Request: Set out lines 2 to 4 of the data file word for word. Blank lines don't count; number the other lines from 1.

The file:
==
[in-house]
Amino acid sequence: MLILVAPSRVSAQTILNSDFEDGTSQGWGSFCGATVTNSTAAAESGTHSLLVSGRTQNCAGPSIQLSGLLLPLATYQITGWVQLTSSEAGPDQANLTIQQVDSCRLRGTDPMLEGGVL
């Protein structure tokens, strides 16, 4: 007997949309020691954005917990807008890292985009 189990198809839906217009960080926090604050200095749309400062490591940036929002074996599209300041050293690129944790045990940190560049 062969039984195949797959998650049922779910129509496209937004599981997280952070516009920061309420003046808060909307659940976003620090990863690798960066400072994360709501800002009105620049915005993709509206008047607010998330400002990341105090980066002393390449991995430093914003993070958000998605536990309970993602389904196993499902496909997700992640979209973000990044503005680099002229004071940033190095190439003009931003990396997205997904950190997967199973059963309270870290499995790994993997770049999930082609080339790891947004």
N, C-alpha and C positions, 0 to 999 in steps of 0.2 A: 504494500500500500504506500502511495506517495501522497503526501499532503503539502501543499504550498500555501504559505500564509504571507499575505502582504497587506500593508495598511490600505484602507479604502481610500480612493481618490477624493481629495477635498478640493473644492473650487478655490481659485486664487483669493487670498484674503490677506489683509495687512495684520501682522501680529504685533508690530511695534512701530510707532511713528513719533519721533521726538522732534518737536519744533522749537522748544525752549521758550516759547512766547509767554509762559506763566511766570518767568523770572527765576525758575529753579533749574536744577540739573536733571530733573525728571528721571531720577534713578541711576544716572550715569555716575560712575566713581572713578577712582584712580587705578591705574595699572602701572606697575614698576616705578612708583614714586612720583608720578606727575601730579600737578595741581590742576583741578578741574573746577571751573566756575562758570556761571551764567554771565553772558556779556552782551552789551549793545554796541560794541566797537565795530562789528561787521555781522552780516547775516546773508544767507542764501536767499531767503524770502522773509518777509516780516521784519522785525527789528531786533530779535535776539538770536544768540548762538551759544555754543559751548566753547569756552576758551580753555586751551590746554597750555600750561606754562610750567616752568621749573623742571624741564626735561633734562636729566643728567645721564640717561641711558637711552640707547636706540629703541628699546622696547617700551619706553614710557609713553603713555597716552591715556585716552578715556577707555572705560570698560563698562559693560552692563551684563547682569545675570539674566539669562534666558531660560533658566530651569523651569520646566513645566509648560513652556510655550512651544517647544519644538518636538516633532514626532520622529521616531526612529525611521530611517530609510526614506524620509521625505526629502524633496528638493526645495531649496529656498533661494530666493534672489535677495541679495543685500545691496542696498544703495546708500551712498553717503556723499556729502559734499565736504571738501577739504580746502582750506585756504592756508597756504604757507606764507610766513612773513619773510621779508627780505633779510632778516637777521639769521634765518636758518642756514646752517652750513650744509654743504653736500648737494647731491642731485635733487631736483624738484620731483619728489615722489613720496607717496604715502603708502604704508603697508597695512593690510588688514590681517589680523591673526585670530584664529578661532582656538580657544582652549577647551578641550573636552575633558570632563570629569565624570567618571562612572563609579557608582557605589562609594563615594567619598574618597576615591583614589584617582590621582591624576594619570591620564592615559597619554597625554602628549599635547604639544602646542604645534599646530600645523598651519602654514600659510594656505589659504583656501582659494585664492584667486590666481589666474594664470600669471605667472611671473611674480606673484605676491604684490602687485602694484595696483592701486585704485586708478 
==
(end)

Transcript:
Amino acid sequence: MLILVAPSRVSAQTILNSDFEDGTSQGWGSFCGATVTNSTAAAESGTHSLLVSGRTQNCAGPSIQLSGLLLPLATYQITGWVQLTSSEAGPDQANLTIQQVDSCRLRGTDPMLEGGVL
């Protein structure tokens, strides 16, 4: 007997949309020691954005917990807008890292985009 189990198809839906217009960080926090604050200095749309400062490591940036929002074996599209300041050293690129944790045990940190560049 062969039984195949797959998650049922779910129509496209937004599981997280952070516009920061309420003046808060909307659940976003620090990863690798960066400072994360709501800002009105620049915005993709509206008047607010998330400002990341105090980066002393390449991995430093914003993070958000998605536990309970993602389904196993499902496909997700992640979209973000990044503005680099002229004071940033190095190439003009931003990396997205997904950190997967199973059963309270870290499995790994993997770049999930082609080339790891947004």
N, C-alpha and C positions, 0 to 999 in steps of 0.2 A: 504494500500500500504506500502511495506517495501522497503526501499532503503539502501543499504550498500555501504559505500564509504571507499575505502582504497587506500593508495598511490600505484602507479604502481610500480612493481618490477624493481629495477635498478640493473644492473650487478655490481659485486664487483669493487670498484674503490677506489683509495687512495684520501682522501680529504685533508690530511695534512701530510707532511713528513719533519721533521726538522732534518737536519744533522749537522748544525752549521758550516759547512766547509767554509762559506763566511766570518767568523770572527765576525758575529753579533749574536744577540739573536733571530733573525728571528721571531720577534713578541711576544716572550715569555716575560712575566713581572713578577712582584712580587705578591705574595699572602701572606697575614698576616705578612708583614714586612720583608720578606727575601730579600737578595741581590742576583741578578741574573746577571751573566756575562758570556761571551764567554771565553772558556779556552782551552789551549793545554796541560794541566797537565795530562789528561787521555781522552780516547775516546773508544767507542764501536767499531767503524770502522773509518777509516780516521784519522785525527789528531786533530779535535776539538770536544768540548762538551759544555754543559751548566753547569756552576758551580753555586751551590746554597750555600750561606754562610750567616752568621749573623742571624741564626735561633734562636729566643728567645721564640717561641711558637711552640707547636706540629703541628699546622696547617700551619706553614710557609713553603713555597716552591715556585716552578715556577707555572705560570698560563698562559693560552692563551684563547682569545675570539674566539669562534666558531660560533658566530651569523651569520646566513645566509648560513652556510655550512651544517647544519644538518636538516633532514626532520622529521616531526612529525611521530611517530609510526614506524620509521625505526629502524633496528638493526645495531649496529656498533661494530666493534672489535677495541679495543685500545691496542696498544703495546708500551712498553717503556723499556729502559734499565736504571738501577739504580746502582750506585756504592756508597756504604757507606764507610766513612773513619773510621779508627780505633779510632778516637777521639769521634765518636758518642756514646752517652750513650744509654743504653736500648737494647731491642731485635733487631736483624738484620731483619728489615722489613720496607717496604715502603708502604704508603697508597695512593690510588688514590681517589680523591673526585670530584664529578661532582656538580657544582652549577647551578641550573636552575633558570632563570629569565624570567618571562612572563609579557608582557605589562609594563615594567619598574618597576615591583614589584617582590621582591624576594619570591620564592615559597619554597625554602628549599635547604639544602646542604645534599646530600645523598651519602654514600659510594656505589659504583656501582659494585664492584667486590666481589666474594664470600669471605667472611671473611674480606673484605676491604684490602687485602694484595696483592701486585704485586708478 